My Lower Back hurts....
Common sense says Listen to your Body and Listen to your Doctor.
If your body is telling you something is wrong, don't wait to see your doctor.
Why do injuries happen?
The main cause of injuries is because two people care too much about the engagement. A good question to ask is :
Are the training partners more concerned with safety
or with catching the submission?
Lower Back Injuries
Three possible scenarios are bending, flexion and twisting of the spine beyond it's capability. In the image below, you can see a typical guard pass where the lower back is bent and the top person generally uses weight and gravity to enforce moving past the legs.
Stacking can curl the lower back very aggressively where the spine may not be able to handle the pressure and the disc slips out of position. The weight of the top person and the flexibility of the bottom person's back are contributing factors to the outcome.
The image below shows a slipped or herniated disc. The soft inner portion of the disc protrudes through the outer ring.
This exact stacking injury happened to Rener Gracie at 19 years old and it was so painful, he couldn't walk. It just so happened, his partner was a 285lb individual, so the weight being carried was hefty sum. After the injury, he actually violated the common sense rule above and continued to train for a short time after. But, thankfully, after consulting with the doctor, he took a break from the mat and was able to get the help he needed.
It is interesting to note that he turned his "curse" into a blessing by devoting his next 10 months of mandatory sabbatical into developing Gracie University which has reached over 100,000 students in nearly 200 countries.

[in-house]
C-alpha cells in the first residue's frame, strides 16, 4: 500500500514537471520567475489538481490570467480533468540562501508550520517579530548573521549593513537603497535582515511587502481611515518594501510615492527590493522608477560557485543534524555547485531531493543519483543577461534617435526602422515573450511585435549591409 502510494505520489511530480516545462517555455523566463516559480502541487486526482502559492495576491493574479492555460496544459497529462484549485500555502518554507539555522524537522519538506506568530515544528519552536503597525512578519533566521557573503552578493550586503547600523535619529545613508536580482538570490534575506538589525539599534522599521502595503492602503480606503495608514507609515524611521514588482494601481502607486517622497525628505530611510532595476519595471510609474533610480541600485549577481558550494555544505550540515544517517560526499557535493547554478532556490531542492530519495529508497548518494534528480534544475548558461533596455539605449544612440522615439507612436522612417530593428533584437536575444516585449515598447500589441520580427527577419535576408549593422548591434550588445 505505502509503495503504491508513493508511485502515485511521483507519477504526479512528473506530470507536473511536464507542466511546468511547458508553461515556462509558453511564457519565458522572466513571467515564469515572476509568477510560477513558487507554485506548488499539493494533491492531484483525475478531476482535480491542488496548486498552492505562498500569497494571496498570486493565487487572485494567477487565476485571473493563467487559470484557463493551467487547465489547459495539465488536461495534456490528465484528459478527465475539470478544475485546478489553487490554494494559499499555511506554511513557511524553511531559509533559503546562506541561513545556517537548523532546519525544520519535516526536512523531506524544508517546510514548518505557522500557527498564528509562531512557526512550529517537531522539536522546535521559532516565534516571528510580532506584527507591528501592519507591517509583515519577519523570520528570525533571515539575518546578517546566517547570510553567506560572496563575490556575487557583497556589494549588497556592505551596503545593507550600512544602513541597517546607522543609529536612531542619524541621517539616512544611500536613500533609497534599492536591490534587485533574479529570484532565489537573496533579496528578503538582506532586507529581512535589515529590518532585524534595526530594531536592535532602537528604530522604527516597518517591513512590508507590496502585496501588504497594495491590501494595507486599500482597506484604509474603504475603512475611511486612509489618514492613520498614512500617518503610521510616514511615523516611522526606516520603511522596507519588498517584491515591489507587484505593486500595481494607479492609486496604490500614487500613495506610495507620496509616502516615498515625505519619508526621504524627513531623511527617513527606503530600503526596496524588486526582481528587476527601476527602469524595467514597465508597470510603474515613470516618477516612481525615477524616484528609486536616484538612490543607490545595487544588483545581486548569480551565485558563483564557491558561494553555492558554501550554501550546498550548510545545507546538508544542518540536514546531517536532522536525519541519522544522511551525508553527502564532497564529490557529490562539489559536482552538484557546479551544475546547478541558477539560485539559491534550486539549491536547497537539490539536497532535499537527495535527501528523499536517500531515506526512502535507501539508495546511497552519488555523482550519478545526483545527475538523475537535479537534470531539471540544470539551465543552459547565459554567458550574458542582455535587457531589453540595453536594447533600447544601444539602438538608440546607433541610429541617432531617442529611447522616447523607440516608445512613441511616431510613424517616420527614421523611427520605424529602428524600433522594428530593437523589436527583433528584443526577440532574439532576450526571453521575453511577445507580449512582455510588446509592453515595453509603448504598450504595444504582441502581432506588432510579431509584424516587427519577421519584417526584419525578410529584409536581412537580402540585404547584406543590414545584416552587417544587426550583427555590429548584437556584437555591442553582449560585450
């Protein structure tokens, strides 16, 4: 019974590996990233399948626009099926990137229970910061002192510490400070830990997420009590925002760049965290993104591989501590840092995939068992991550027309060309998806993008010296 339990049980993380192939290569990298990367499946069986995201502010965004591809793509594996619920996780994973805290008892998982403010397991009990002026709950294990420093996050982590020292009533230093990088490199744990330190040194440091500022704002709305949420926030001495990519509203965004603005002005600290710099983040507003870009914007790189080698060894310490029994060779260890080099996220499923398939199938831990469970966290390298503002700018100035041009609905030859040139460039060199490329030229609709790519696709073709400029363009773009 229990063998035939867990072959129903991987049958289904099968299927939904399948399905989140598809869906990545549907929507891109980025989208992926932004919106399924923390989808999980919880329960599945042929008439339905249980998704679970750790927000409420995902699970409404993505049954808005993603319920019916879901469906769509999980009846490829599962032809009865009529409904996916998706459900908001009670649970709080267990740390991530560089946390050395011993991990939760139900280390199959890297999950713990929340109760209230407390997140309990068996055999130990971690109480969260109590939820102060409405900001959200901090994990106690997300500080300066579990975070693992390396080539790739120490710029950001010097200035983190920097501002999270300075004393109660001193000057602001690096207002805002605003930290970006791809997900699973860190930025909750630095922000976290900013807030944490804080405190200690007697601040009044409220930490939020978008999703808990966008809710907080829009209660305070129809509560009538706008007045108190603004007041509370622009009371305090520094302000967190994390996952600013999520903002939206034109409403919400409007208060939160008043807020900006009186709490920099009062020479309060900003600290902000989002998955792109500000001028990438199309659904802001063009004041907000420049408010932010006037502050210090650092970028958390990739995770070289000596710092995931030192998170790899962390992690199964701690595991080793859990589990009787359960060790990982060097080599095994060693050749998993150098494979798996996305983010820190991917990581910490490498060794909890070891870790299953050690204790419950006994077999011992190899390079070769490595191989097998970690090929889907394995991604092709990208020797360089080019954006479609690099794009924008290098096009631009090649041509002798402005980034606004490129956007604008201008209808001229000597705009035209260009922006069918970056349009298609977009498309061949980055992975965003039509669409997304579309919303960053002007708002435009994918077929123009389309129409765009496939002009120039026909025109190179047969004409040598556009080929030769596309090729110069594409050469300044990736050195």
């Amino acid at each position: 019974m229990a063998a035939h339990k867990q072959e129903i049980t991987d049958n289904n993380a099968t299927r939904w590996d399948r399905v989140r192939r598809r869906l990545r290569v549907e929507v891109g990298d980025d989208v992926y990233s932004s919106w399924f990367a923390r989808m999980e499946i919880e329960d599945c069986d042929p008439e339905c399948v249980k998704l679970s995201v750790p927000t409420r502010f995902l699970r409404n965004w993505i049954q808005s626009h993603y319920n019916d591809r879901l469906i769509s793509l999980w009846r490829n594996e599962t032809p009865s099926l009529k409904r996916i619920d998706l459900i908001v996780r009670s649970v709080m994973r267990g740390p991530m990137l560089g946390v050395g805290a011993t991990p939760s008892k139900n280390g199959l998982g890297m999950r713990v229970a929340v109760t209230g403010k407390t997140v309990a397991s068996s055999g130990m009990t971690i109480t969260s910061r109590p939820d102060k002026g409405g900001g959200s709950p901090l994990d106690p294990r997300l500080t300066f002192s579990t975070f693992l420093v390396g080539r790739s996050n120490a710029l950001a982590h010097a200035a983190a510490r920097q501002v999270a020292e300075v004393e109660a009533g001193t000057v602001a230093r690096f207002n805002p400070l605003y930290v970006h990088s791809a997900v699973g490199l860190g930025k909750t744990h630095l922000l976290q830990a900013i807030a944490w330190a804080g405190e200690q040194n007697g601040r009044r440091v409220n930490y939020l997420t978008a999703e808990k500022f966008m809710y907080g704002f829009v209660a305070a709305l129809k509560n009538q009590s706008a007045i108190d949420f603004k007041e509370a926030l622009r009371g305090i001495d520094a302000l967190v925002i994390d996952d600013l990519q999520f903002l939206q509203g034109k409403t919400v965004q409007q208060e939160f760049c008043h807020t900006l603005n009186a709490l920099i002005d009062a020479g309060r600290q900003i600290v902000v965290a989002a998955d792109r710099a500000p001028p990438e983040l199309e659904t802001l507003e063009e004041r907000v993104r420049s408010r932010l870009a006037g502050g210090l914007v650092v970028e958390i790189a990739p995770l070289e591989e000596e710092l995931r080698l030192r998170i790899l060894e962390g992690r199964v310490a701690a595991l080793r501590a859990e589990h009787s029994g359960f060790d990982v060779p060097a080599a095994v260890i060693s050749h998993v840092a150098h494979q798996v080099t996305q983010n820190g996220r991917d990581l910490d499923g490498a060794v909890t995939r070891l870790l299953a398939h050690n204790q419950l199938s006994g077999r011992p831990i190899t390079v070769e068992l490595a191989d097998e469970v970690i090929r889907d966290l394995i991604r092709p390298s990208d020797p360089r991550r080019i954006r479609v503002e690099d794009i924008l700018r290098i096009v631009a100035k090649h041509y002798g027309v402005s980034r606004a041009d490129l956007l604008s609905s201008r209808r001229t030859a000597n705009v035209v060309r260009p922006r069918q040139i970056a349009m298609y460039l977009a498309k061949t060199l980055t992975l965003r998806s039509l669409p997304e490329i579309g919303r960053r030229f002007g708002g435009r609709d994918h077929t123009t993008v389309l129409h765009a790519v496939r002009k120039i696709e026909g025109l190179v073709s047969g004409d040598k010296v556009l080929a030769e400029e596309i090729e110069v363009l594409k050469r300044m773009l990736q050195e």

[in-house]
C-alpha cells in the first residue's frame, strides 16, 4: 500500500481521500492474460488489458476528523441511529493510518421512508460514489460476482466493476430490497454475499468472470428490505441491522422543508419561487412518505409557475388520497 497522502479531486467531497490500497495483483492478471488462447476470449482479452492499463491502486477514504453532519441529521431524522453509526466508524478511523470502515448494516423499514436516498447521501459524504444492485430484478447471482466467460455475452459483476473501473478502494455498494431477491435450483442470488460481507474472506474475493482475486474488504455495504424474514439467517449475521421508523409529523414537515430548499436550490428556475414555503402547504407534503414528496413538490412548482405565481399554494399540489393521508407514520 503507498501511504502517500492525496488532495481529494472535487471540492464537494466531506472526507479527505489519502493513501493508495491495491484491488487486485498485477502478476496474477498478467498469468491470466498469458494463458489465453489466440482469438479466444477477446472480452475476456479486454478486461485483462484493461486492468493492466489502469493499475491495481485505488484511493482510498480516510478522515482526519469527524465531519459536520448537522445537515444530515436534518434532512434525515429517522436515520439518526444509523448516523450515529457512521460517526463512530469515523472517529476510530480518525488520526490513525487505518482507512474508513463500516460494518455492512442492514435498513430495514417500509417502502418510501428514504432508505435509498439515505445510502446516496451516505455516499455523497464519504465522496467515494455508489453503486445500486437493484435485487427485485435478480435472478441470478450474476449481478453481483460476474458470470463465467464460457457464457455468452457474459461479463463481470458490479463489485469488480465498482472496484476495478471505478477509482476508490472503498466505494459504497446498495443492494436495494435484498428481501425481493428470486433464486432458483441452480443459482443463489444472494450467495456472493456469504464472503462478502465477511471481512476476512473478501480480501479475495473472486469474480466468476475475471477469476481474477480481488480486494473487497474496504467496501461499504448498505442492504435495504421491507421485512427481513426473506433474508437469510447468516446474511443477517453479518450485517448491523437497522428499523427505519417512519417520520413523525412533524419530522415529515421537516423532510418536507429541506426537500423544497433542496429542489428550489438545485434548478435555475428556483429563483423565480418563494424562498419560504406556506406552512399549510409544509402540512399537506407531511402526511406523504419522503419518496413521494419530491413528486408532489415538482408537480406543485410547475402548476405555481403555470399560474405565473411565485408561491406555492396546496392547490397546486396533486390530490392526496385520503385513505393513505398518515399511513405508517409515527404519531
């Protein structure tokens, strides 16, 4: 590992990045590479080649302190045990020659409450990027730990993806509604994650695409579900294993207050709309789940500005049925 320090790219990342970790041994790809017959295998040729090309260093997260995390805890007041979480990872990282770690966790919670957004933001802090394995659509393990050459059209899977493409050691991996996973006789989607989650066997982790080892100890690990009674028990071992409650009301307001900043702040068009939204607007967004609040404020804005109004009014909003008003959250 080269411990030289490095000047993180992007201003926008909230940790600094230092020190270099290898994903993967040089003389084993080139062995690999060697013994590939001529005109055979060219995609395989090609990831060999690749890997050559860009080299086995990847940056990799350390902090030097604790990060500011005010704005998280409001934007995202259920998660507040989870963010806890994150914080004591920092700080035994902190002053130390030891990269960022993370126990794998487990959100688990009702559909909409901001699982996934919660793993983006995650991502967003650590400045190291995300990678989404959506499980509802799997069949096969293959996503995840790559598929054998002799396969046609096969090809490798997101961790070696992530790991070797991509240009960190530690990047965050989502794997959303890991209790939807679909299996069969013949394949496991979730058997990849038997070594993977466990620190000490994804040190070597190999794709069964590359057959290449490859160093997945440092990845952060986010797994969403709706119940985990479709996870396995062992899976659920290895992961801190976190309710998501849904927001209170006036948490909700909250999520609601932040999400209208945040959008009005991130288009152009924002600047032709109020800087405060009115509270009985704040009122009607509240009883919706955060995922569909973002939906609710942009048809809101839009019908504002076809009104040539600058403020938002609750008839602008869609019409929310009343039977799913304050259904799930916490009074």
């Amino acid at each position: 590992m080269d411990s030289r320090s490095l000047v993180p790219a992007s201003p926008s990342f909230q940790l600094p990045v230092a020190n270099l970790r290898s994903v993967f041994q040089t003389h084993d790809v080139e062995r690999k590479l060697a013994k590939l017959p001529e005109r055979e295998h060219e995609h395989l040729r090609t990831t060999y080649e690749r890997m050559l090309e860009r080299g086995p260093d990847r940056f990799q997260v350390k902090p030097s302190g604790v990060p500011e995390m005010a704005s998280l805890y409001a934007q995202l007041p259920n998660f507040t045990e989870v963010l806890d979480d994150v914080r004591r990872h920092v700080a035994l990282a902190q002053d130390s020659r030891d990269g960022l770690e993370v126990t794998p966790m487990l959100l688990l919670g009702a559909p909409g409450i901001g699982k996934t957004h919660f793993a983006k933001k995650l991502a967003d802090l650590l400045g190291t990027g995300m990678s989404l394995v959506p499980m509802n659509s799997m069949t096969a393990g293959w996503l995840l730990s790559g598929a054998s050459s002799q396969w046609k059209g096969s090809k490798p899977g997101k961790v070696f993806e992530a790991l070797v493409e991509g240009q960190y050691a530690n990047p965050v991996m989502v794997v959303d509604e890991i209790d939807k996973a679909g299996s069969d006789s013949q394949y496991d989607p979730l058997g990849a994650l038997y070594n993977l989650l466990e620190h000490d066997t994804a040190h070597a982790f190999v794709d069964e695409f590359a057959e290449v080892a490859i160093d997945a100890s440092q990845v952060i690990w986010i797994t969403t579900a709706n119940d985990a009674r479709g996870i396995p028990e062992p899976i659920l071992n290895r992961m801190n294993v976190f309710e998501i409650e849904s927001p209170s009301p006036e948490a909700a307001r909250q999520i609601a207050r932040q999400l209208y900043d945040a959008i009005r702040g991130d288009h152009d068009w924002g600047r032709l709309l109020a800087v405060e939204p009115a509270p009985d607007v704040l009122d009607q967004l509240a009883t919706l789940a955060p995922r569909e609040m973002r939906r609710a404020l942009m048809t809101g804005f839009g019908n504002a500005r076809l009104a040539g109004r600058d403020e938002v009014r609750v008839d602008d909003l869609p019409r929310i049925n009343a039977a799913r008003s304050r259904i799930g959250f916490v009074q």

Hyperflexion of the back in the wrong direction can also occur if someone is on your back and aggressively pushing into your lower back.
There are also some moves that involve twisting of the spine and it is not recommended that you push the limits to see how far your spine can move.
Nerve, Disc, Muscular
The right doctor can help determine whether your injury is nerve, disc or muscular related.
Personally, I experienced a muscular and nerve related injury at my first competition back in 2001. The exact details involved my guillotine choke attempt whilst he was going for a takedown followed with an awkward landing on my hip. Just to note, this was quite the unusual injury for Brazilian Jiu Jitsu but is found very common in ice hockey. After getting carried off the mat on a stretcher, I spent an extended amount of time off the mat and I had to go to my job (teaching dance) unable to walk unassisted.
As I reflect on my mindset (see Why do injuries happen? above) for that match - it was 100% "I'm going to catch you in a submission", I didn't get the submission but instead was rewarded with a painful injury and a year long break from Jiu-Jitsu.
You have had a spinal/back injury and it's time to ease back on the mat.
To protect yourself until you are 100%, avoid any position where you are not in control of the bending or flexion of your spine. Some examples would be, the closed guard, the back mount and bridging from the mount bottom. Open guard is a good option because you can keep your back flat on the ground and not have your partner's weight connected to you too strongly.
Choose to spar with people where you can control the outcome. Seek lighter people or those you know that have great control of themselves. Any situation that allows you to maintain and dictate the pace is your goal.
Strengthen for your future
Cooperative Learning Environment